And we may take some direction in our looking into and longing after this perfect view of the glory of Christ, from the example of the saints under the Old Testament. The sight which they had of the glory of Christ — for they also saw his glory through the obscurity of its revelation, and its being veiled with types and shadows — was weak and imperfect in the most illuminated believers; much inferior unto what we now have by faith, through the Gospel. Yet such it was as encouraged them to inquire and search diligently into what was revealed, 1 Peter i. 10, 11. Howbeit, their discoveries were but dark and confused, such as men have of things at a great distance, or “in a land that is very far off,” as the prophet speaks, Isa. xxxiii. 17. And the continuance of this veil on the revelation of the glory of Christ, whilst a veil of ignorance and blindness was upon their hearts and minds, proved the ruin of that church in its apostasy, as the apostle declares, 2 Cor. iii. 7, 13, 14. This double veil (the covering covered, the veil veiled) God promised to take away, Isa. xxv. 7; and then shall they turn to the Lord, when they shall be able clearly to behold the glory of Christ, 2 Cor. iii. 16.
But this caused them who were real believers among them to desire, long, and pray for, the removal of these veils, the departure of those shadows, which made it as night unto them in comparison of what they knew would appear, when “the Sun of Righteousness should arise with healing in his wings.” They thought it long ere “the day did break, and the shadows flee away,” Cant. ii. 17; iv. 6. There was an ἀποκαραδοκία, as the apostle speaks, Rom. viii. 19, — a thrusting forth of the head with desire and expectation of the exhibition of the Son of God in the flesh, and the accomplishment of all divine promises therein. Hence he was called the Lord whom they sought and delighted in, Mal. iii. 1.
And great was the spiritual wisdom of believers in those days. They rejoiced and gloried in the ordinances of divine worship which they did enjoy. They looked on them as their chiefest privilege, and attended unto them with diligence, as an effect of divine wisdom and love, as also because they had a shadow of good things to come. But yet, at the same time, they longed and desired that the time of reformation were come, wherein they should all be removed; that so they might behold and enjoy the good things signified by them. And those who did not so, but rested in and trusted unto their present institutions, were not accepted with God. Those who were really illuminated did not so, but lived in constant desires after the revelation of 387the whole mystery of the wisdom of God in Christ; as did the angels themselves, 1 Peter i. 3; Eph. iii. 9, 10.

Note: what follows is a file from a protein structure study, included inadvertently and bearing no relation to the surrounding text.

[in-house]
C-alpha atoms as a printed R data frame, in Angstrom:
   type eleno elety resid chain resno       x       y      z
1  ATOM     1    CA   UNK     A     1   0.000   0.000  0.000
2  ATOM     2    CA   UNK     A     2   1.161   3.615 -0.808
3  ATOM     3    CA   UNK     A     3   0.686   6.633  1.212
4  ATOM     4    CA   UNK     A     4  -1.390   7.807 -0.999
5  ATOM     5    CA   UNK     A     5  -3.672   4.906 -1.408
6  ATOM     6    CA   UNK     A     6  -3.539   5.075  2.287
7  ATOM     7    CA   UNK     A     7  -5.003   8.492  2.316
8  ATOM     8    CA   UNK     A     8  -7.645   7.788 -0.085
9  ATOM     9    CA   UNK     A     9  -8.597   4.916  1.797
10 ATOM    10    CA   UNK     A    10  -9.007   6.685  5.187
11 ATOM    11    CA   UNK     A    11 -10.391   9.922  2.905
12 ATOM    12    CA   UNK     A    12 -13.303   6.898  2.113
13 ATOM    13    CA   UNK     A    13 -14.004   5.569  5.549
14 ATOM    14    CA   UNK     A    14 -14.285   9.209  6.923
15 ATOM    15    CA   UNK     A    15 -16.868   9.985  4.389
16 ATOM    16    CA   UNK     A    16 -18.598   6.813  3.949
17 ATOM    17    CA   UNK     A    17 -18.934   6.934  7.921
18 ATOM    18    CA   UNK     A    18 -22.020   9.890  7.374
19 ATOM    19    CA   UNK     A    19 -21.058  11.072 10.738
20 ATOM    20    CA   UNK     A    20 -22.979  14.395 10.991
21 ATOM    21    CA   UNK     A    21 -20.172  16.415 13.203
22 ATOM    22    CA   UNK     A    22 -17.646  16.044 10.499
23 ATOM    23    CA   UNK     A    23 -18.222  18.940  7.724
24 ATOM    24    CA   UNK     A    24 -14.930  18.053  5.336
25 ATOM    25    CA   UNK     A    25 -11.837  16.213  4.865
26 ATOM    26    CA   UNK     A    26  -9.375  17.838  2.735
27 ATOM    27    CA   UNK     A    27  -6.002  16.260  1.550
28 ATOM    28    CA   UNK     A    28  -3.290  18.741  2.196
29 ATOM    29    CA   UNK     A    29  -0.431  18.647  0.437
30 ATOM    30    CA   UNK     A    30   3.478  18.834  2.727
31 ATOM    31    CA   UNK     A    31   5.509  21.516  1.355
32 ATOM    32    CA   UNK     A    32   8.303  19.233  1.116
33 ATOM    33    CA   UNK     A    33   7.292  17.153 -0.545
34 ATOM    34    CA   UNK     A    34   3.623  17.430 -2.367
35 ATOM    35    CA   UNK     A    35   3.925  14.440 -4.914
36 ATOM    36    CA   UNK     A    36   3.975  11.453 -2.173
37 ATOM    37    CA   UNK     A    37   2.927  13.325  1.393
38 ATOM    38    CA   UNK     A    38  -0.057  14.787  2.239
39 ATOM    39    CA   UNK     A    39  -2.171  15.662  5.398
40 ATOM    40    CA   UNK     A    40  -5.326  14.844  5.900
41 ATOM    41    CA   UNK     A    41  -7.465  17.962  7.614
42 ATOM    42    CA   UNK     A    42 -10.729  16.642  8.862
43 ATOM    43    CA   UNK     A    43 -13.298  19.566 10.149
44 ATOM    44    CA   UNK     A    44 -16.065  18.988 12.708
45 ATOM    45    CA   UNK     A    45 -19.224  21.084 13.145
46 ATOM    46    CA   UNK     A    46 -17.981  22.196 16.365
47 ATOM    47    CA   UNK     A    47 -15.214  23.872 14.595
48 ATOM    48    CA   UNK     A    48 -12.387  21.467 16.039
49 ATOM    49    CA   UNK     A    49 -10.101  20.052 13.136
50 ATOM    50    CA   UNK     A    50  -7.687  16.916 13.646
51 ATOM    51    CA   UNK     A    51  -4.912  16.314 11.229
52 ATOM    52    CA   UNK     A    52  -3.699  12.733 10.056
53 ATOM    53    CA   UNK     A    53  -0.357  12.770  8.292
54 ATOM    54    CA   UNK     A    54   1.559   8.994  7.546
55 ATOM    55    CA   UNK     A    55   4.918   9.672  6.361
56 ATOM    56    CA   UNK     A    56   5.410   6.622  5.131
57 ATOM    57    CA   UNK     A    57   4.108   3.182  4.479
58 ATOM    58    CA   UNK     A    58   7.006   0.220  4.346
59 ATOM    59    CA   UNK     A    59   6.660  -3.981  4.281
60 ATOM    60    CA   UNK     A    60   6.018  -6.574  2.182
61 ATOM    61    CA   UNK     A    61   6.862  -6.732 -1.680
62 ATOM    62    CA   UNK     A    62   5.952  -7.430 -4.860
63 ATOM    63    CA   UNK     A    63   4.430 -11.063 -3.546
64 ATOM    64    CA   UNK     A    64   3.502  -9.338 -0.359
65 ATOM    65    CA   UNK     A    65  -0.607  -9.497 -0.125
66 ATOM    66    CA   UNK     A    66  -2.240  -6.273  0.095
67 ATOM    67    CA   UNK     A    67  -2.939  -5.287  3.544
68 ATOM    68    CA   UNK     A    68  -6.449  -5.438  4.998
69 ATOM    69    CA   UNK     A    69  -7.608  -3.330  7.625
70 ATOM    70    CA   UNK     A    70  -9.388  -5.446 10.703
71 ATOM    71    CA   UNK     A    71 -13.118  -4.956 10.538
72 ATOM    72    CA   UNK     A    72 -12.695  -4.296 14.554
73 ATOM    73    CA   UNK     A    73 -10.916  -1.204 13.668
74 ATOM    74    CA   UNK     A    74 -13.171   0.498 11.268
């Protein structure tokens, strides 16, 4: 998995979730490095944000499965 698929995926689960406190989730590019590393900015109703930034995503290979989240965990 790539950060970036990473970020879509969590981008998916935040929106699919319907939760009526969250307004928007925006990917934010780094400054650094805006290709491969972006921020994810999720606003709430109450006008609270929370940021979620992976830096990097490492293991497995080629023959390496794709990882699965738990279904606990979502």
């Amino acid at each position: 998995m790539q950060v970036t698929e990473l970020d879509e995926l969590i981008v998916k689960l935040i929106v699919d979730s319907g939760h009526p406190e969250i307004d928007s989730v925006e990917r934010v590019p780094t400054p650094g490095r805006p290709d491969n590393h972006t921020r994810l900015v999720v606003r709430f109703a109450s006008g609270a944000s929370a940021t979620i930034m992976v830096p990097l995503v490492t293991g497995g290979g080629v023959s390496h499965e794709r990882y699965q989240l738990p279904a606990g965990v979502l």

In this frame of heart and suitable actings of their souls there was more of the power of true faith and love than is found among the most at this day. They saw the promises afar off, and were persuaded of them, and embraced them, Heb. xi. 13. They reached out the arms of their most intent affections to embrace the things that were promised. We have an instance of this frame in old Simeon, who, so soon as he had taken the child Jesus in his arms, cried out, “Now, Lord, let me depart,” now let me die; this is that which my soul has longed for, Luke ii. 28, 29.
Our present darkness and weakness in beholding the glory of Christ, is not like theirs. It is not occasioned by a veil of types and shadows, cast on it by the representative institutions of it, — it does not arise from the want of a clear doctrinal revelation of the person and office of Christ; but, as was before declared, it proceedeth from two other causes. First, From the nature of faith itself, in comparison with vision. It is not able to look directly into this excellent glory, nor fully to comprehend it. Secondly, From the way of its proposal which is not substantial of the thing itself, but only of an image of it, as in a glass. But the sight, the view of the glory of Christ, which we shall have in heaven, is much more above that which we now enjoy by the Gospel, than what we do or may so enjoy is above what they have attained under their types and shadows. There is a far greater distance between the vision of heaven and the sight which we have now by faith, than is between the sight which we now have and what they had under the Old Testament. Heaven does more excel the Gospel state than that state does the Law. Wherefore, if they did so pray, so long for, so desire the removal of their shadows and veils, that they might see what we now see, that they might so behold the glory of Christ as we may behold it in the light of the Gospel; how much more should we, if we have the same faith with them, the same love (which neither will nor can be satisfied without perfect fruition), long and pray for the removal of all weakness, of all darkness and interposition, that we may come unto that immediate beholding of his glory which he so earnestly prayed that we might be brought unto!